Sunday, August 7, 2011

Dirt is Heavy

I have been thoroughly enjoying living on my land, but I have to say, July was a frustrating month of major obstacles.  Trying to get anything done in July was like trying to ride a bicycle backwards.  I knew going in that things could take longer than I was planning but had no idea just how incredibly slowly it all would move.  Part of it is because of things like computer problems and checks that came late - things unforeseen and not directly related to the building work.  But part of it is that I didn't have a clear idea just how long it takes, and what hard work it is, to clear and level a pad by hand.

We started, as I've mentioned here before, by hacking away the sagebrush.  In retrospect, that was the easy part, although it's probably good that I didn't know that at the time.  And that grass, oh my God, the grass.  That stuff has incredibly deep roots, and it's hard to even see where it all is.  I'd think I'd gotten most of it but then I'd notice  - oops, here's a spot, there's a spot.  And have to drag the mattock out again.

I got to a point with it where I just wanted to do something, anything to feel like I was making progress, so even though the site was still all lumpy and sloped, I put my center stakes in for the two main domes, and tied rope to them, which I had premeasured to the radius of each dome.  Then I drew out the circles and marked them with orange chalk powder.  Somehow seeing it laid out like that cheered me and gave me a new sense of momentum and energy to go back to dealing with the clearing/leveling process.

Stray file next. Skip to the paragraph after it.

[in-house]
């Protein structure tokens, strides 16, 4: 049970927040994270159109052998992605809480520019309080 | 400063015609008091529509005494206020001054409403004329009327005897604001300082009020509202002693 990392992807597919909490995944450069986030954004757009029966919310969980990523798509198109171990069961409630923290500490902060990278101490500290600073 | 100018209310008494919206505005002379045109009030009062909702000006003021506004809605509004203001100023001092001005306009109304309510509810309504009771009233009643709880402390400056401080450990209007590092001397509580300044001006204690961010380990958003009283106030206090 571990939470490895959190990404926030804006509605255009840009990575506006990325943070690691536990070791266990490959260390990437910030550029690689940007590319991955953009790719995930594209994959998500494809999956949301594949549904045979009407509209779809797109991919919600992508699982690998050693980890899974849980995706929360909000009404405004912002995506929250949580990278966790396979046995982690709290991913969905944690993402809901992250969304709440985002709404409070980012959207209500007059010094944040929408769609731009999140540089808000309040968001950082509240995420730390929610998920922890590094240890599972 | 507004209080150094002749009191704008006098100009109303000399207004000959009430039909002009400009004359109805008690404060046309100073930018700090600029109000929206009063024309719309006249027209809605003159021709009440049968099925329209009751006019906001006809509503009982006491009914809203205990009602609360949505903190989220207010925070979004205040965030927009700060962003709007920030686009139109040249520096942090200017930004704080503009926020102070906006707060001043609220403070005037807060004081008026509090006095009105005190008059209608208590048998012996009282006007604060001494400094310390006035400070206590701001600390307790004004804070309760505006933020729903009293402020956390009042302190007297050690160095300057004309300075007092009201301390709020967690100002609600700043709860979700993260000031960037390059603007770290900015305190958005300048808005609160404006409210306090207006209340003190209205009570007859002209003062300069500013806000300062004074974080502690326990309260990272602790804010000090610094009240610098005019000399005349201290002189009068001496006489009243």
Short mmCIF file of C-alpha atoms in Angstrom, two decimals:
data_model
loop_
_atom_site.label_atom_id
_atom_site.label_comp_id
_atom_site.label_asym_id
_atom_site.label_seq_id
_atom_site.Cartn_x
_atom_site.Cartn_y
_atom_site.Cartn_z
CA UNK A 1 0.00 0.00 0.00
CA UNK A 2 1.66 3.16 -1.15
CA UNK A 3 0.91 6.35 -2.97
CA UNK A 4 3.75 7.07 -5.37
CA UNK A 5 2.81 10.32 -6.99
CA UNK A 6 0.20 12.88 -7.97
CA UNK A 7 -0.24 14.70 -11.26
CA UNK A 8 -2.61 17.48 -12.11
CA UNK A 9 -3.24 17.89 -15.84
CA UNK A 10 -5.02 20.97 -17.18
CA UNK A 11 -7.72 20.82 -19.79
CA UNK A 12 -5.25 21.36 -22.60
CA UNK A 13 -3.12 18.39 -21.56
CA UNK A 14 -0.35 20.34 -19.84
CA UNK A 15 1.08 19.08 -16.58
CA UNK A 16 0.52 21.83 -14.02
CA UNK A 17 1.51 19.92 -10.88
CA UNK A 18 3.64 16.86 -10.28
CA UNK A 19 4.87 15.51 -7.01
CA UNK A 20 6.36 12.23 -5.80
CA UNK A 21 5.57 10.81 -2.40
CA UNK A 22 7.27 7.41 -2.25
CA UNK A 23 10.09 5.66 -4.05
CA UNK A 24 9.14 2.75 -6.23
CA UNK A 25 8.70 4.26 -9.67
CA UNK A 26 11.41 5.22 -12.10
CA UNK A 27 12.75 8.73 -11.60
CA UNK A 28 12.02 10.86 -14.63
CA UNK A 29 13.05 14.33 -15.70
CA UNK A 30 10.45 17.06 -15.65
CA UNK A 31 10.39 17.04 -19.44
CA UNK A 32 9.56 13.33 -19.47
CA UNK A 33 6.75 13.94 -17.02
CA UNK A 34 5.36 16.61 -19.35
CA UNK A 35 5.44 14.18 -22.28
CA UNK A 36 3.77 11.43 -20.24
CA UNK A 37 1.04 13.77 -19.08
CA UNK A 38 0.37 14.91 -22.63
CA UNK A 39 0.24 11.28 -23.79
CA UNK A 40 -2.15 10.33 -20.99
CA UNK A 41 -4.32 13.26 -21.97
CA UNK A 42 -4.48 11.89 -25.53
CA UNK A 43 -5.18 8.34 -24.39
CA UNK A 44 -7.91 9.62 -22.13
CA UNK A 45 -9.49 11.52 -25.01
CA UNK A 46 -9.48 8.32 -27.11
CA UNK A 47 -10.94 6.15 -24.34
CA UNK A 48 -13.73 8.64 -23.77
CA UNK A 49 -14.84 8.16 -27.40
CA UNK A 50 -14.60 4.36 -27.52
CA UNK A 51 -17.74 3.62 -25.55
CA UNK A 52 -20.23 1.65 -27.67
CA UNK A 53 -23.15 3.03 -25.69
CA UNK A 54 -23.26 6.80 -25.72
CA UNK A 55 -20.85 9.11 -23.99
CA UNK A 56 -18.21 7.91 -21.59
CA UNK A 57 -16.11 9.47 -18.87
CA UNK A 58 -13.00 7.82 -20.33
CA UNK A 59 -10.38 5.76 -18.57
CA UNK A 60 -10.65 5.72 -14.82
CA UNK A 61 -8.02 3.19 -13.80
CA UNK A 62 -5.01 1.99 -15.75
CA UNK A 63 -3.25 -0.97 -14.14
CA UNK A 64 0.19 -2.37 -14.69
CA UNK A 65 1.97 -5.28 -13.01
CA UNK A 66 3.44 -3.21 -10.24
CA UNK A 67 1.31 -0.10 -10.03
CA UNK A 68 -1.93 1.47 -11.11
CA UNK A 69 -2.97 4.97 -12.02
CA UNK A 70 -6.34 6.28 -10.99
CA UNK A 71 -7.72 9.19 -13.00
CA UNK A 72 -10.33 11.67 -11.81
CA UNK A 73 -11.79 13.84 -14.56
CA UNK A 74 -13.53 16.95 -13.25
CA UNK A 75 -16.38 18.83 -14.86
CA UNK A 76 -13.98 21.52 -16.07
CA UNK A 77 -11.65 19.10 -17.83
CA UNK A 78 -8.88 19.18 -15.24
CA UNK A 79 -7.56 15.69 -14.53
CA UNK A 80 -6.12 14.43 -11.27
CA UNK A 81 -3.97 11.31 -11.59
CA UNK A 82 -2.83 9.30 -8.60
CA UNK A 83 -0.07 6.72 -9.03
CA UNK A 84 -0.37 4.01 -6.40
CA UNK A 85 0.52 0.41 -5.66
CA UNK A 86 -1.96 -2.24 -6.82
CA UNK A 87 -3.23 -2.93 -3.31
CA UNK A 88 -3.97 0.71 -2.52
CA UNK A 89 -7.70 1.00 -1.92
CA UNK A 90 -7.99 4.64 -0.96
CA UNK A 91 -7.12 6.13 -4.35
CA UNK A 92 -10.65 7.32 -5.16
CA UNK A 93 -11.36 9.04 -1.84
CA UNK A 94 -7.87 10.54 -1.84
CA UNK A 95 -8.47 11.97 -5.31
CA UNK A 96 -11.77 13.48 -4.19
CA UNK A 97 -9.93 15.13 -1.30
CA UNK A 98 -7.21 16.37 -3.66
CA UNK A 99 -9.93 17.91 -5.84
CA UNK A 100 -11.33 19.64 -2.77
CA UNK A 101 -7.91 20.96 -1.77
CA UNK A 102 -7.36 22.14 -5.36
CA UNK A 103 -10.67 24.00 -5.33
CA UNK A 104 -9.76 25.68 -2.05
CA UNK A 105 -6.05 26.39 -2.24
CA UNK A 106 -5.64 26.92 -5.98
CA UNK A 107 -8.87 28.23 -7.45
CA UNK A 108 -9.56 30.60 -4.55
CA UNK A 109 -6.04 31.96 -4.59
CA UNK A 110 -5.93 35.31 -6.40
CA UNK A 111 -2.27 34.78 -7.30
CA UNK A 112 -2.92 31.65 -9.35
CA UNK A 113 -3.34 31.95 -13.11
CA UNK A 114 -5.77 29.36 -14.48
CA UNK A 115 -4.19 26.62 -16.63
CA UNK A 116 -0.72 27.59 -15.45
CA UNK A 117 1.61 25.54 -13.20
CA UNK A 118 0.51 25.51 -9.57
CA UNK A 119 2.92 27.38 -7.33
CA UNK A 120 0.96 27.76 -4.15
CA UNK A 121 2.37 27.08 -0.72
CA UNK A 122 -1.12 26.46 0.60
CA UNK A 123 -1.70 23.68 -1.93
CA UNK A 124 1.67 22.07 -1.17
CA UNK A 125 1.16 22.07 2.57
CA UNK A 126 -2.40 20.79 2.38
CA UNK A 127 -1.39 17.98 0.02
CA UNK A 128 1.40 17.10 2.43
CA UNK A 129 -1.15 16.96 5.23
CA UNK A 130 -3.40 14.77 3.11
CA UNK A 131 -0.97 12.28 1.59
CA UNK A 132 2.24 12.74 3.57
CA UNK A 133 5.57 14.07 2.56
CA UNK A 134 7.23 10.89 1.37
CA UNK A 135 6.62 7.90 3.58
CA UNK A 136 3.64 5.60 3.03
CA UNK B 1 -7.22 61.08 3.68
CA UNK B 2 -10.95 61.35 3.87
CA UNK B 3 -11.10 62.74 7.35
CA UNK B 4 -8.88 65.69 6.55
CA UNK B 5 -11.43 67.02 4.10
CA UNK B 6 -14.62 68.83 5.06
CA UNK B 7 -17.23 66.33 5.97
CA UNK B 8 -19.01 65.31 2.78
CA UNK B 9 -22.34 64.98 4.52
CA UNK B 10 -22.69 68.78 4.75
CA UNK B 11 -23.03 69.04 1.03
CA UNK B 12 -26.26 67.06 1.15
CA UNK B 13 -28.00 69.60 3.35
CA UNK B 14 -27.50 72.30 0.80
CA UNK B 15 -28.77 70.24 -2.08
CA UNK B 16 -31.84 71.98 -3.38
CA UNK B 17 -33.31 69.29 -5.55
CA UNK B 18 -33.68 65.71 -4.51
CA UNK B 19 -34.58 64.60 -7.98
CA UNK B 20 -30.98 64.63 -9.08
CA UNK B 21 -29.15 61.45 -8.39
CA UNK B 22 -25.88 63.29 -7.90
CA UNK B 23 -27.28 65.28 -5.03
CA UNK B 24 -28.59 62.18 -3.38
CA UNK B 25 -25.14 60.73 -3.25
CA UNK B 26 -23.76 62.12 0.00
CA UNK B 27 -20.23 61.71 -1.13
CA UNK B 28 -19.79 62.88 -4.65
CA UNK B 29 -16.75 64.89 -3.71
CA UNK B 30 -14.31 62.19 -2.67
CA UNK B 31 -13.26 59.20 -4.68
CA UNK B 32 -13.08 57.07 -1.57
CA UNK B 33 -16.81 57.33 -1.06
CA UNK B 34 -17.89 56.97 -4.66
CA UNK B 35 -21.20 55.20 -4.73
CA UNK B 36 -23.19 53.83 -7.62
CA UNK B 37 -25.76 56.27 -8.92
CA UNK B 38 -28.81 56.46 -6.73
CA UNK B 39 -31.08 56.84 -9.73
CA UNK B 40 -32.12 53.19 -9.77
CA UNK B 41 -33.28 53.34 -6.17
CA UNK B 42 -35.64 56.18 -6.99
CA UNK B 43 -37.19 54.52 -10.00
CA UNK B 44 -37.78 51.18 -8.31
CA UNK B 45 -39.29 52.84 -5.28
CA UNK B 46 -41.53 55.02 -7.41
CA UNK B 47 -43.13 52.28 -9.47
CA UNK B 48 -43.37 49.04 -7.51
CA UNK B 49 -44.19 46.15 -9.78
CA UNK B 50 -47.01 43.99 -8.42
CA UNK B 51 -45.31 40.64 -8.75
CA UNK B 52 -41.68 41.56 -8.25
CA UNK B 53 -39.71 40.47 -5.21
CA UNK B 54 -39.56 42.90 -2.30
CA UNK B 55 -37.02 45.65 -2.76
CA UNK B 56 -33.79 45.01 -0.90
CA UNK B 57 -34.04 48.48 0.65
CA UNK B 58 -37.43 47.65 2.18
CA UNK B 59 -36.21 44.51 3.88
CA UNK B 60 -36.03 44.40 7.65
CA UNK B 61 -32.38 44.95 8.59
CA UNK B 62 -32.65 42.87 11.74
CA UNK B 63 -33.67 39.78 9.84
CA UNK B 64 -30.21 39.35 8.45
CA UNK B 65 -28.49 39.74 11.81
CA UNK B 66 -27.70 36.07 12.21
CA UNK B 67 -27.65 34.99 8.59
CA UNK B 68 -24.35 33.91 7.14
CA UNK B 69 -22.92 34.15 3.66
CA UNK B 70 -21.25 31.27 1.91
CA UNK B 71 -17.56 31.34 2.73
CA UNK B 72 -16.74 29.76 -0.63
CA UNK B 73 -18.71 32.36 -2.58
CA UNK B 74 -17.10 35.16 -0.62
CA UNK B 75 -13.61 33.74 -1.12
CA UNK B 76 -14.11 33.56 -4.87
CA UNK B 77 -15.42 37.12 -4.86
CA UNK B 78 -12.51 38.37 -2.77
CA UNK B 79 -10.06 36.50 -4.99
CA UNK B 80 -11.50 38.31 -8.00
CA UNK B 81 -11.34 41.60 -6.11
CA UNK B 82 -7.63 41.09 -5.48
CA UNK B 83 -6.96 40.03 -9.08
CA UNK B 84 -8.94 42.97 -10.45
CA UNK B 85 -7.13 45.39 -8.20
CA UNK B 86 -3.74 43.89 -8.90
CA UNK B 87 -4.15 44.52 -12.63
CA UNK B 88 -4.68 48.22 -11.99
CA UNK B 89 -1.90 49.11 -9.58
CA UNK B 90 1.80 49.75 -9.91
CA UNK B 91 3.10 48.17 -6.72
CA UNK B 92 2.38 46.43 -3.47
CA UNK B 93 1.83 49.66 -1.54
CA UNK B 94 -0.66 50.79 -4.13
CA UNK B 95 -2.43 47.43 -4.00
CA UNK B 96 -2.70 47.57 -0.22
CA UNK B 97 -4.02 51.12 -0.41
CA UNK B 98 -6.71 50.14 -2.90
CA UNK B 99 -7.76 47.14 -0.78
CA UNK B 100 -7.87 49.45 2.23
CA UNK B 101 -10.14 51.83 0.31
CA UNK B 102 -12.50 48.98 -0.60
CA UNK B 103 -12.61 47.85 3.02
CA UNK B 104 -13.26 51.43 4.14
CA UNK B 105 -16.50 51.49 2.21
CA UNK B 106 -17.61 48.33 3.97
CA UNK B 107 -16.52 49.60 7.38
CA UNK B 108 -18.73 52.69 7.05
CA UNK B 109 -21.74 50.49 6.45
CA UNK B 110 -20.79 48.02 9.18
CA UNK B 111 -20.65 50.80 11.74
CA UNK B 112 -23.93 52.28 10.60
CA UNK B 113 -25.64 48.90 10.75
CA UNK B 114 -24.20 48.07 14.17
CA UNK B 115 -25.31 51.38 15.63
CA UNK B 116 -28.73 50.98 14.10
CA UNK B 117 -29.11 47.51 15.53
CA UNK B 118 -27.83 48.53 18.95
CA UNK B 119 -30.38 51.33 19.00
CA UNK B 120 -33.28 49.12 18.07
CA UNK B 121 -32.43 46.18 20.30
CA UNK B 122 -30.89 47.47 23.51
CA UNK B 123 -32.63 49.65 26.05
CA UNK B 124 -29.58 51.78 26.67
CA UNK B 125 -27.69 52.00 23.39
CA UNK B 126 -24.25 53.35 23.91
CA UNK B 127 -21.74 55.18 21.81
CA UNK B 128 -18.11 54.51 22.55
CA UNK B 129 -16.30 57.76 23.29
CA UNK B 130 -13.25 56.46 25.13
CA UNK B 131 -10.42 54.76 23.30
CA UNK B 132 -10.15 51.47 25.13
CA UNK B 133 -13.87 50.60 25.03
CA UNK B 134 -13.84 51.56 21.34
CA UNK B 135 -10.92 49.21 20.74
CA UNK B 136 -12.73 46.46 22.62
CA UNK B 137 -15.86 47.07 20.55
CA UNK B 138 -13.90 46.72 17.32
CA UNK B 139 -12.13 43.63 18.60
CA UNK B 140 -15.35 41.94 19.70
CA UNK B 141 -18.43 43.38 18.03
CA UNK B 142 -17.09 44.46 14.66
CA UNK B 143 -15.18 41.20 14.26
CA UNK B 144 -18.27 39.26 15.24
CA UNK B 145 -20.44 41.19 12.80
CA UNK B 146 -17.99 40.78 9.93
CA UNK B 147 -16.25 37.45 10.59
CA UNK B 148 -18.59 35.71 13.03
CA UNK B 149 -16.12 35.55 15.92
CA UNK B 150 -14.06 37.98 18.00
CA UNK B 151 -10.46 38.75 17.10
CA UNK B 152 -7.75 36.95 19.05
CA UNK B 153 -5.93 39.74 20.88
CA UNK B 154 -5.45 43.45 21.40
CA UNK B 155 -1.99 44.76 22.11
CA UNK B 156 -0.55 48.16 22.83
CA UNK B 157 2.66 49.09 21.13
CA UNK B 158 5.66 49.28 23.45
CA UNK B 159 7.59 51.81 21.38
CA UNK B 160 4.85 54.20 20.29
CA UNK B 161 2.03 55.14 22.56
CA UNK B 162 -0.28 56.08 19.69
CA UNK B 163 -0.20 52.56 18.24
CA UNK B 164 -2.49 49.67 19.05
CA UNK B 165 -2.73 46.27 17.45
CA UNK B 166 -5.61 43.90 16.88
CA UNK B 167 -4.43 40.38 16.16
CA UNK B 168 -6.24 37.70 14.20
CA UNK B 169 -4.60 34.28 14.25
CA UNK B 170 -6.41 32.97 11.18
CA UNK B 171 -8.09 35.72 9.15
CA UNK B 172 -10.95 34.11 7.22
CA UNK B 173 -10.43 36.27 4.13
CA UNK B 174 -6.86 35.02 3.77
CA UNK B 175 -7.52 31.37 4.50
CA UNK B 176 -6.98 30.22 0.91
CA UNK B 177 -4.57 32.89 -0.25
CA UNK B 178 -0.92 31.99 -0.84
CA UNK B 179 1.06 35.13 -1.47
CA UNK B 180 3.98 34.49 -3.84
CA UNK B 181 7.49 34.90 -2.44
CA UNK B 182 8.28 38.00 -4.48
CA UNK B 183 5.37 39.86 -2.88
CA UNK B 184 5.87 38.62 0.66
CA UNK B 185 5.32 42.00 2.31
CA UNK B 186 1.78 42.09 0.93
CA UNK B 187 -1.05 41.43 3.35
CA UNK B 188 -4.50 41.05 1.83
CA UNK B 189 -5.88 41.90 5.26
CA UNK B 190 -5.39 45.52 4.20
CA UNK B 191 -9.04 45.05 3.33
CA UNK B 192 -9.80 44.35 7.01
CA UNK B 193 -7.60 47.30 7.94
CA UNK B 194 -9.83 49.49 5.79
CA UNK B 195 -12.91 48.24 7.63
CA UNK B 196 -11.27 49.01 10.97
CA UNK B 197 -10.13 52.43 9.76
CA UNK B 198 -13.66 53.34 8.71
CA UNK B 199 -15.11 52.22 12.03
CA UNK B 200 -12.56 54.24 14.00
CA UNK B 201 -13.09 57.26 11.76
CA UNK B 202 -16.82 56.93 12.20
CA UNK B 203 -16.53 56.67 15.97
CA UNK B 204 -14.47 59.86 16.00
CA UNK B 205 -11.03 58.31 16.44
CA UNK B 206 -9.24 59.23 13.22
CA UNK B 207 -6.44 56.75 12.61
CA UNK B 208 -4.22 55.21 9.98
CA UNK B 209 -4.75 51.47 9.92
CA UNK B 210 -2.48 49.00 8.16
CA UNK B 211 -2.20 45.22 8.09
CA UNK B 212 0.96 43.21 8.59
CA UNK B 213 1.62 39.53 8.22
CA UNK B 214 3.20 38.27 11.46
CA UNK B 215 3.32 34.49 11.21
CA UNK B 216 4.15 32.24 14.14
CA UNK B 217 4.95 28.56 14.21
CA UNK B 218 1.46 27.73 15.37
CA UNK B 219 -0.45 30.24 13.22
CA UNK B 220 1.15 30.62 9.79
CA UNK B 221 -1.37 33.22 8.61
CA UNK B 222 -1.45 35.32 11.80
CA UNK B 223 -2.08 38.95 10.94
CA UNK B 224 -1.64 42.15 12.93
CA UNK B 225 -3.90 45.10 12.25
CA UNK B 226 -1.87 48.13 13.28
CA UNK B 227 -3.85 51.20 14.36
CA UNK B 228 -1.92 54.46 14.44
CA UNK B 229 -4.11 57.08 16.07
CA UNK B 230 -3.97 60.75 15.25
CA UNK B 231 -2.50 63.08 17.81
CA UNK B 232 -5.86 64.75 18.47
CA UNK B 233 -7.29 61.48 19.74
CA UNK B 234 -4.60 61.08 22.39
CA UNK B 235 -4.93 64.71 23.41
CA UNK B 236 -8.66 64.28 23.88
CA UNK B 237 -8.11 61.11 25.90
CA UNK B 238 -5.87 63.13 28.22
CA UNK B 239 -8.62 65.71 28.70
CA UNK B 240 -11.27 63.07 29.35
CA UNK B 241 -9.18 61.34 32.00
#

Doesn't look like much, but believe me, this represents hours and hours of hard work.
But then, wouldn't you know it, it started raining.  Which, as anyone who lives in a dry climate knows, one may NOT EVER complain about, so I won't.  I don't even want to; the rain has been glorious in many ways and for a variety of reasons which I'll go into some other time.  However, it washed my orange circles away as well as prevented work on the site for several days, during which time the grass GREW.  Aargh.  Well, at least it was more visible now.  And truth be told, it's nice grass and I'm sure I'll enjoy having it around my house, once it's built.  Just not IN my house, thank you very much.

Anyway, in the past few days I've managed, with Graeme's help, to churn up what was left of the grass (I think, I hope) in the circle of the main dome.  And since then, I've been shoveling and raking and shoveling and raking to redistribute the soil from the highest places in the circle to the lowest.  It's getting there, although I hesitate to say, "I'm almost done," as I've said that before and then been disappointed when I realized I wasn't anywhere near.

But out of all this - this long drawn out building process and readjusting my entire life to living in a bus and doing all my work at a cafe and hauling heavy things like water and dirt around and dealing with dead rodents my cat brings in and watching the enormous moon rise full over the little lights of Taos spread out and waking in the middle of the night to seven cows surrounding the bus and spectacular skyscapes daily and on and on - dare I say it - I've developed patience.